Taking Offense

We all think that giving offense is a bad thing, right? Well, not always. It depends. You may give offense unknowingly just by walking into a room, and that is not (usually, anyway) culpable. But we seldom realize that taking offense can be a sin we really do need to confess. We usually assume that if we are offended, that is the moral high ground, and whatever caused it must be a sin. But that is not true.

Jesus offended the Jews like crazy, and of course He was not guilty of any sin. They were the guilty ones, guilty for taking offense at the Messiah, for having their pride wounded, for being angry that their toes were stepped on. They stumbled over the stone which was given for their deliverance.

In our culture today, when someone is offended, everyone stops with shocked silence. We think that taking offense means that someone actually, objectively wronged us and is therefore guilty of some sin or crime. But that is not always the case. For example, if my “Merry Christmas!” offends my neighbor, then that is his problem, not mine. If I must live to please all my neighbors, then I will have an uphill battle, that is for sure.

Of course sometimes we are offended by real sinfulness in another person, and we should be. But more often than not, we are offended by imaginary sins or by personality quirks. For example, your roommate has an annoying habit, and it gets on your nerves. You should not be offended. The new bride did not send you a thank-you note. You should not be offended. Your friend did not invite you to her Christmas party. You should not be offended. Your husband didn’t read your mind and know that you wanted to talk. You should not be offended. Your boss complimented your co-worker when you did all the real work. You should not be offended. These things may not be sins at all. You may be attributing motives to each of the offendees, and you may be wrong.

Now this is tricky. Our flesh is very good at taking offense. We are offended quite easily and take pleasure in it. A mother can be offended when her four-year-old spills milk on the freshly mopped floor. A wife can be offended when her husband fails to compliment her  on dinner or on the new haircut. A daughter can be offended when Mom suggests that her skirt is too tight. Neighbors can be offended by the political signs in your yard or the noise from your family barbecues. We can become offended by sales clerks, traffic lights, grocery prices, or coffee that isn’t hot enough.

So I am suggesting that taking offense is wrong, bad, and sinful. Instead of assuming that the offending party is the one in the wrong, consider assuming that you are wrong to take offense. Then work from there. It’s amazing how it will simplify your life.

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11 thoughts on “Taking Offense

  1. I hadn’t thought of it that way before. Thanks for the insight. I’m going to try to remember this tomorrow, when children unknowingly leave a small pile of crumbs underneath the kitchen table. 🙂

  2. Thank you for the GREAT reminder! If only the church would practice this… we would have less issues with baby showers, weddings, small groups, etc.! Thank you for your faithfulness to share the truth! you have been SUCH an encouragement and a challenge to me! Thanks!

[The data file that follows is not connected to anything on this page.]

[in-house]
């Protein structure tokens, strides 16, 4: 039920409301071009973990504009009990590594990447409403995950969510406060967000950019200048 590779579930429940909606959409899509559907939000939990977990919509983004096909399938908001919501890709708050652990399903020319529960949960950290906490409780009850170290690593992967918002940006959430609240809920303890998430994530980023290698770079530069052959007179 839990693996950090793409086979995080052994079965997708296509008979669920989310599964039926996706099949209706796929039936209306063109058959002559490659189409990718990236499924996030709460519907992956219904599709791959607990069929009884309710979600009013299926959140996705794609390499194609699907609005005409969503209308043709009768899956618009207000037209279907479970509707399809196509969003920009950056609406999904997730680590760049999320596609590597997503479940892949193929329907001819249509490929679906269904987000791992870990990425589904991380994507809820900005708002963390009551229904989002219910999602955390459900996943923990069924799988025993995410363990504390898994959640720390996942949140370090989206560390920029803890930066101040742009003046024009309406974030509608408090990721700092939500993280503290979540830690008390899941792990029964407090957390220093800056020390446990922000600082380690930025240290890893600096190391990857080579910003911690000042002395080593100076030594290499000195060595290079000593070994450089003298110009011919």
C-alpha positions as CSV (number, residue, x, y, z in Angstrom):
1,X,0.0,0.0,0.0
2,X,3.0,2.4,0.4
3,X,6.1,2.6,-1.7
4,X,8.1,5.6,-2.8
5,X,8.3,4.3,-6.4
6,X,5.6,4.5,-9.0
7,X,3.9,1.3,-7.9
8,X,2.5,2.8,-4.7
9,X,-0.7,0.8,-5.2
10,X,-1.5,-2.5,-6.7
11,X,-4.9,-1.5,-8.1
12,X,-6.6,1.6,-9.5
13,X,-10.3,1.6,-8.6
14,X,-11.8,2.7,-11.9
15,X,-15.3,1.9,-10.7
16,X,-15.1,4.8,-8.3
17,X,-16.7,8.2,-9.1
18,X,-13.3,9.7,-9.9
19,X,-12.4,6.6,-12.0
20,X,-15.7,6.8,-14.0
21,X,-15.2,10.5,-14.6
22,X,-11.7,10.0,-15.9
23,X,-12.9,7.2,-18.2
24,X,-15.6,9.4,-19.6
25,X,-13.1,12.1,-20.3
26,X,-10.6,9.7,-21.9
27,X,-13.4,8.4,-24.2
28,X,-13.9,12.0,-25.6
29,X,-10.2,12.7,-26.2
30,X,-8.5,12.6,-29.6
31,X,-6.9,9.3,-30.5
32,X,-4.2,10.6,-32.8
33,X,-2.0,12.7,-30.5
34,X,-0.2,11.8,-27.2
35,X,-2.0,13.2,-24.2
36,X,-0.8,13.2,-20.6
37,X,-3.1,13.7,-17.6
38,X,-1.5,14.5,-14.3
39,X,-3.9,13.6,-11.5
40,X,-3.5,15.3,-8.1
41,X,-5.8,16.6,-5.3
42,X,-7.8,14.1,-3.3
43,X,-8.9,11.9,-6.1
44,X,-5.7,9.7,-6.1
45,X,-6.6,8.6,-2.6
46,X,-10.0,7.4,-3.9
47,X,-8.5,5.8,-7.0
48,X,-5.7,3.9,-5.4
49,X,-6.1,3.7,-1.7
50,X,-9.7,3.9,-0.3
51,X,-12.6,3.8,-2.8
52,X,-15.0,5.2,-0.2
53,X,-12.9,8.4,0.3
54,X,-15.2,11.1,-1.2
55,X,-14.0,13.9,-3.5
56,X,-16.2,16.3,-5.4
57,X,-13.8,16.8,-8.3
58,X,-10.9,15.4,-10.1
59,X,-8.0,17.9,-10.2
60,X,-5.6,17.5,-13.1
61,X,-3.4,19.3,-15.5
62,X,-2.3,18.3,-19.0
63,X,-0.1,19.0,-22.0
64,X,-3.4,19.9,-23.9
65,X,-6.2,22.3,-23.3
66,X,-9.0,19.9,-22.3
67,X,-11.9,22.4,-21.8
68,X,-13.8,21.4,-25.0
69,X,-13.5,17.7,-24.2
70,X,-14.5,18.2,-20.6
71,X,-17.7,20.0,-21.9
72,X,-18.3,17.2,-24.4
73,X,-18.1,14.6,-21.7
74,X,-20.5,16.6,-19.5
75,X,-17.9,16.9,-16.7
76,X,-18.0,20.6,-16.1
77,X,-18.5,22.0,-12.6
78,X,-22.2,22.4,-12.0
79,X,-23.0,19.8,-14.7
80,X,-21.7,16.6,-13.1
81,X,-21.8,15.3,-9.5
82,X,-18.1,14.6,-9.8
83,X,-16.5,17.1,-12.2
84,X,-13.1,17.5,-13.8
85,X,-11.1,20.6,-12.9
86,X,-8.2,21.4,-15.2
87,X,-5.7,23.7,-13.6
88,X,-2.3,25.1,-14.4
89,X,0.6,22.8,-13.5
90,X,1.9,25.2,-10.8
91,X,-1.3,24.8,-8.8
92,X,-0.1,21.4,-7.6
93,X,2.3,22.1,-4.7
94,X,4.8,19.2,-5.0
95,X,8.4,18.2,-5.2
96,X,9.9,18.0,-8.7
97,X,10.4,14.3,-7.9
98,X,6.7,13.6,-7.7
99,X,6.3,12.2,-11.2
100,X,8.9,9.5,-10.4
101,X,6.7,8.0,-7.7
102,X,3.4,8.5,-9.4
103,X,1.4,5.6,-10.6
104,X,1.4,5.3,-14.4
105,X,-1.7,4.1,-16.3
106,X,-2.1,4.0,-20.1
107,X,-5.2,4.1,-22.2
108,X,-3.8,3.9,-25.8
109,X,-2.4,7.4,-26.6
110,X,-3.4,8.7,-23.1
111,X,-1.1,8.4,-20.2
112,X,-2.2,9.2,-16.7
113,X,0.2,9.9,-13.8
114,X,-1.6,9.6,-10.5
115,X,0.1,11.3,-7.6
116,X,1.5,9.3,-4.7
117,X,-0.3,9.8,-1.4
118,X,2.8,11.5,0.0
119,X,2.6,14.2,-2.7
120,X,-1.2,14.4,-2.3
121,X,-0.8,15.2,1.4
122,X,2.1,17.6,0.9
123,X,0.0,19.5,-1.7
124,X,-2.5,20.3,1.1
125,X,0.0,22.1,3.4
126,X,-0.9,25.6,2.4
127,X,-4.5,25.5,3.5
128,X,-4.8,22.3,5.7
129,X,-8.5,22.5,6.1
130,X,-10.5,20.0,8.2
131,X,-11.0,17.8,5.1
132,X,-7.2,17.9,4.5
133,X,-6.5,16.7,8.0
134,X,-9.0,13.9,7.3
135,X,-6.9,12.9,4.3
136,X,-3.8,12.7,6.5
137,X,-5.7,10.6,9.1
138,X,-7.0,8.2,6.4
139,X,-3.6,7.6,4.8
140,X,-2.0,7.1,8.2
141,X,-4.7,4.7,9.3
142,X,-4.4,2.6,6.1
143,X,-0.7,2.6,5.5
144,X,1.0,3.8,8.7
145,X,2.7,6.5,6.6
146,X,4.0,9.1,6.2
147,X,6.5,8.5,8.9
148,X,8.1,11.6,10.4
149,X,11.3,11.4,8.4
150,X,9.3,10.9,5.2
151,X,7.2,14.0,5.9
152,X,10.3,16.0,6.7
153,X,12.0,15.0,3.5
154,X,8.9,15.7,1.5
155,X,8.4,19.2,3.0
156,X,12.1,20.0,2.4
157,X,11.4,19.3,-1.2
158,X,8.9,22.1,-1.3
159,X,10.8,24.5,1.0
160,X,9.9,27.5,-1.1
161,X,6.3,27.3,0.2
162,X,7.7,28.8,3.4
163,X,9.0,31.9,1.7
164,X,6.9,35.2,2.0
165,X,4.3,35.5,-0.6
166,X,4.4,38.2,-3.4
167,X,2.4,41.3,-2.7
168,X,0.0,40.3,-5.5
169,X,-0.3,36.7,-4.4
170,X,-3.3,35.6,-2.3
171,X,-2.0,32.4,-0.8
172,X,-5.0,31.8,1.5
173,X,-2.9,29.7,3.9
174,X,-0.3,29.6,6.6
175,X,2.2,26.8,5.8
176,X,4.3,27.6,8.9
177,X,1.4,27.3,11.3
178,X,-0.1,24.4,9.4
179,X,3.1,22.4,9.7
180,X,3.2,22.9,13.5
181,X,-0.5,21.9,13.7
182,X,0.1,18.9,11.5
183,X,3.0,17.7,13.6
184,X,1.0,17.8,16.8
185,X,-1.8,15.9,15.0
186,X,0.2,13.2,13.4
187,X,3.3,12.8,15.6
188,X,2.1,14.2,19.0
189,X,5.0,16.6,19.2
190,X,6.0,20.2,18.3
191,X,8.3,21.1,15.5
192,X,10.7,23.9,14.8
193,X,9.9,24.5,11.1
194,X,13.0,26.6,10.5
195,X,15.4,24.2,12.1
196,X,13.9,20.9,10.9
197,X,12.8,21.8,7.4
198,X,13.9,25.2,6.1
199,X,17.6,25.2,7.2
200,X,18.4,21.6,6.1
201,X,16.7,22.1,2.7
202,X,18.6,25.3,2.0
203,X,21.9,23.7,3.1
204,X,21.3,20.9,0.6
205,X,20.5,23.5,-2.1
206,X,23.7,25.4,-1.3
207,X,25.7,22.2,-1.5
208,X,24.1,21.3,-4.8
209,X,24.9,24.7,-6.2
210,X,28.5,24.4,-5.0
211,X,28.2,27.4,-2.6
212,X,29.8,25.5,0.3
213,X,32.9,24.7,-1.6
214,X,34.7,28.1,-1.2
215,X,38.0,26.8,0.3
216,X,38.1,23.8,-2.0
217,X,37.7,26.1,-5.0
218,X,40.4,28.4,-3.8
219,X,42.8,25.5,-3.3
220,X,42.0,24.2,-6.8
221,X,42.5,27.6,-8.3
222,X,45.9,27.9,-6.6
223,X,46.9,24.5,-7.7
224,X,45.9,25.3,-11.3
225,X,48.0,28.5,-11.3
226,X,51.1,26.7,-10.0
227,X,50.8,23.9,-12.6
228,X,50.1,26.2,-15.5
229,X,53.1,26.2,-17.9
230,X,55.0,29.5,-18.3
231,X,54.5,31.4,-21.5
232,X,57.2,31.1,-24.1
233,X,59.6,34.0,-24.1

3. This is very helpful. I recently read a book called How to Get your Husband to Talk to You. I happened upon it in a resale store. Now, my husband is already sweet about talking to me :0), but this book is really about how to be a good wife. Many times the authors talk about developing thicker skin and not being offended by every little thing that your husband says or does. This is a tough lesson to learn sometimes, but a really important one. Husbands and wives are indeed different and just because we wives take offense, does not mean that our husbands were trying to offend or that they were wrong at all. What a blessing it will be to our husbands if we try to interpret everything they say in the best light possible and give them the benefit of the doubt. Afterall, they must be pretty great guys…we chose to marry them :0)

  4. a helpful image my husband offers: a heart like the ocean. a little ripple hardly affect deep waters. if one has a heart with the width and depth of a puddle, however, it would not take much to disturb one’s peace.

    thanks for the reminder, Nancy.

  5. I sometimes put my feelings about myself on my husband and assume that if I feel like a failure today, then he thinks I’m a failure today. that is not fair to him and can make for a very ugly evening. I know from experience. I am trying to learn how to accept others’ grace for me and give grace to myself. It’s hard some days…

  6. My husband would love this one…He says that most people are always in “victim mode” and look for reasons to be offended or have something to complain about:).
    My husband is right (of course) You can sit in on conversations and decide you need to be offended by something even if you weren’t at first. Just by listening we can create offenses in our minds to be victims about so we can be miserable too.

  7. Funny to me that I thought I understood that it’s sin when I take offense, but you have shown me where I am still failing at this.

    Sometimes we all like to think that in every disagreement or offense, one party is right and one is wrong.
    But oftener, both parties are in sin.

    Thank you for this.

    I just read your husband’s exhortation about judging others who are tempted in ways I am not. It goes hand in hand with this one.

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